“For example, in my dissertation research, we deposited silver on titanium substrates. Similar titanium surfaces could in theory be used in tooth implants attached to the jaw bone. The purpose of the silver coating was to prevent bacteria from growing on the titanium surface, which it did. Such a silver coating could then reduce infections and, consequently, the need for antibiotics,” says Maarit Mäkelä.
When the silver coating is created with an ALD method, it is possible to precisely control its thickness, and the coating follows all the shapes of the substrate exactly.
Basic research and applications for the semiconductor industry
It’s fair to say Markku Leskelä and Mikko Ritala are international pioneers of ALD research. The research groups they lead are developing chemical production methods for materials which are particularly needed in microelectronics. However, potential applications range from corrosion prevention to energy technologies and medicine.
They are combining thin-film and surface technologies on the nanolevel, synthesising precursor molecules and organising the molecules on the surfaces. It is difficult to analyse extremely thin films, which has made the close cooperation with the accelerator laboratory led by professors Juhani Keinonen and Jyrki Räisänen particularly important.
Applications of ALD technology are internationally interesting, and research findings gained at the University have become industry practice, strengthening the position of the Finnish thin-film deposition industry in international competition. Key companies in the field include ASM Microchemistry, Picosun and Beneq, each of which employs several University of Helsinki alumni.
“We are currently in our 15th year of cooperation with ASM, and are currently planning the next five-year contract. We are developing new ALD processes for them as well, and they then sell them incorporated into their devices to the semiconductor industry around the world,” says Mikko Ritala.
ASM Microchemistry Oy, a tenant of the University of Helsinki’s Kumpula Campus since 2004, has expanded, and opened a new laboratory facility on Pietari Kalmin katu last autumn, in connection with their existing facilities. The principal clients of the company are the business units of the Netherlands-based parent corporation ASM International N.V., which develop and sell thin-film manufacturing equipment.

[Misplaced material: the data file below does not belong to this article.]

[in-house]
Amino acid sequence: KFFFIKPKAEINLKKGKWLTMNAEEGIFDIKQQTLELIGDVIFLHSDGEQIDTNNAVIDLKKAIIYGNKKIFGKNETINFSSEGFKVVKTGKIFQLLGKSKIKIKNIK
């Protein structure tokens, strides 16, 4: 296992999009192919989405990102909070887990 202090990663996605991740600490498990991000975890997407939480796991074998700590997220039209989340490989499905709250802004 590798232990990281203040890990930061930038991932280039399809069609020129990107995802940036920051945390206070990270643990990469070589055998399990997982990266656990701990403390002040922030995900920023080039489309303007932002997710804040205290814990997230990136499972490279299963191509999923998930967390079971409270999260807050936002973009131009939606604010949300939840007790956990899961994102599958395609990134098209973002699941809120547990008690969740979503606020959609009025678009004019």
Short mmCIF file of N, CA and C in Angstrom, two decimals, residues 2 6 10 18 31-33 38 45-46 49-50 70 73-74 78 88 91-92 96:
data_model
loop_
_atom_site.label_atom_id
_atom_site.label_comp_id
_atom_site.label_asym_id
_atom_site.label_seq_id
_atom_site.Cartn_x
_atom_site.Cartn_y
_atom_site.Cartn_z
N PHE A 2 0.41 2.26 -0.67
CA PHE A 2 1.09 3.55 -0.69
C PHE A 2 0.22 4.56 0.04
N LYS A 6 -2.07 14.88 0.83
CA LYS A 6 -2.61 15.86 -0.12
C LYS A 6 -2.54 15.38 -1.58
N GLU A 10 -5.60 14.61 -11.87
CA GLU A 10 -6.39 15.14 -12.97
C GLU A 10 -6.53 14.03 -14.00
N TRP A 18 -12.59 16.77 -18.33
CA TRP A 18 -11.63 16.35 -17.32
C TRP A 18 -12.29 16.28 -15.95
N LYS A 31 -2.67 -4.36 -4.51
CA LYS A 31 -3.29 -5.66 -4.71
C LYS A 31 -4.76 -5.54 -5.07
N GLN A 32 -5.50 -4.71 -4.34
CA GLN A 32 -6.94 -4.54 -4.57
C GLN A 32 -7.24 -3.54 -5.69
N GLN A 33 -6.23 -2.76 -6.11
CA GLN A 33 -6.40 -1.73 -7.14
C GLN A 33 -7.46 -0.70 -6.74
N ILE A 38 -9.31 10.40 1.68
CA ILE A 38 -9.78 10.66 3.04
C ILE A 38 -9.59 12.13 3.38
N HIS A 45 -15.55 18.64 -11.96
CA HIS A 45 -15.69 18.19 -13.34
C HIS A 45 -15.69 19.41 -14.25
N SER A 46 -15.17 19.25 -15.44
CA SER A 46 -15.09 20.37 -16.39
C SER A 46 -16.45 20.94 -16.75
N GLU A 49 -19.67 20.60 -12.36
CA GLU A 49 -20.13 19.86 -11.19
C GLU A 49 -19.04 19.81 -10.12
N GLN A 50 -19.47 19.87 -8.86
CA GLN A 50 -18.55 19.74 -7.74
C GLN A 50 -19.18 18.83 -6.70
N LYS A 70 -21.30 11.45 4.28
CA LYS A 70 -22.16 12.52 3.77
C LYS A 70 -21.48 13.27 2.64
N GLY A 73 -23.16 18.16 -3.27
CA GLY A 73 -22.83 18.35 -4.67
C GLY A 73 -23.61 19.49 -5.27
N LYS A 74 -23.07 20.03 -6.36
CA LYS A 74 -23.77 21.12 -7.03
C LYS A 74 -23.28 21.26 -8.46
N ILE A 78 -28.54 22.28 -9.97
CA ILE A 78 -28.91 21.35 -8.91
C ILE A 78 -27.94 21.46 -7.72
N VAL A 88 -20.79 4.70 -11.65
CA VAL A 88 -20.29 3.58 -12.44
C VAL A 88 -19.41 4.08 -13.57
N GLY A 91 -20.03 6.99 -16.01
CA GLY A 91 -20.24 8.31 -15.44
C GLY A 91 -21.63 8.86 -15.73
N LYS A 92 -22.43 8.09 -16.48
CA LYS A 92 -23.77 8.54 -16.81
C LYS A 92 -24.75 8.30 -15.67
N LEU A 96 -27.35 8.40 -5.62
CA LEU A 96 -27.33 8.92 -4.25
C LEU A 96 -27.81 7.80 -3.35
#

“The main benefit to the University from this cooperation has been nearly 15 years of long-term research funding. ASM Microchemistry is funding several doctoral students,” says Ritala.
President of Finland Sauli Niinistö awarded the eighth Millennium Technology Prize in Helsinki on 22 May 2018. The prize amount is €1 million. The sum is granted by Technology Academy Finland.
In 2012, the Millennium Technology Prize was given to open-source pioneer Linus Torvalds, a University of Helsinki alumnus. He shared the prize with stem-cell researcher Shinya Yamanaka.
Further information about the prize and award process:
Päivi Törmä, chair of the international Selection Committee for the Millennium Technology Prize, firstname.lastname@example.org
Ari Ahonen, CEO, Technology Academy Finland TAF, email@example.com
Read more about ALD expertise at the University of Helsinki
Listen to a podcast on ALD technology and other new materials. In Episode 1, Kings of Chemistry, the developer of nanocellulose, Alistair King, meets with Peter King from the ALD laboratory. Do they have anything in common besides a last name? They certainly have the same sense of humour. Coatings in the semiconductor industry take advantage of the properties of various materials, and they can be used in processors entering the nanoscale.
Read more about materials chemistry and thin films:
Read more about basic research for the semiconductor industry
Contact details for the University’s ALD experts:
Mikko Ritala, +358 2941 50193, firstname.lastname@example.org
Markku Leskelä, email@example.com
Maarit Mäkelä, +358 50 521 8637, firstname.lastname@example.org
Follow the conversation on Twitter: @HelsinkiALD @KumpulaScience @millenniumprize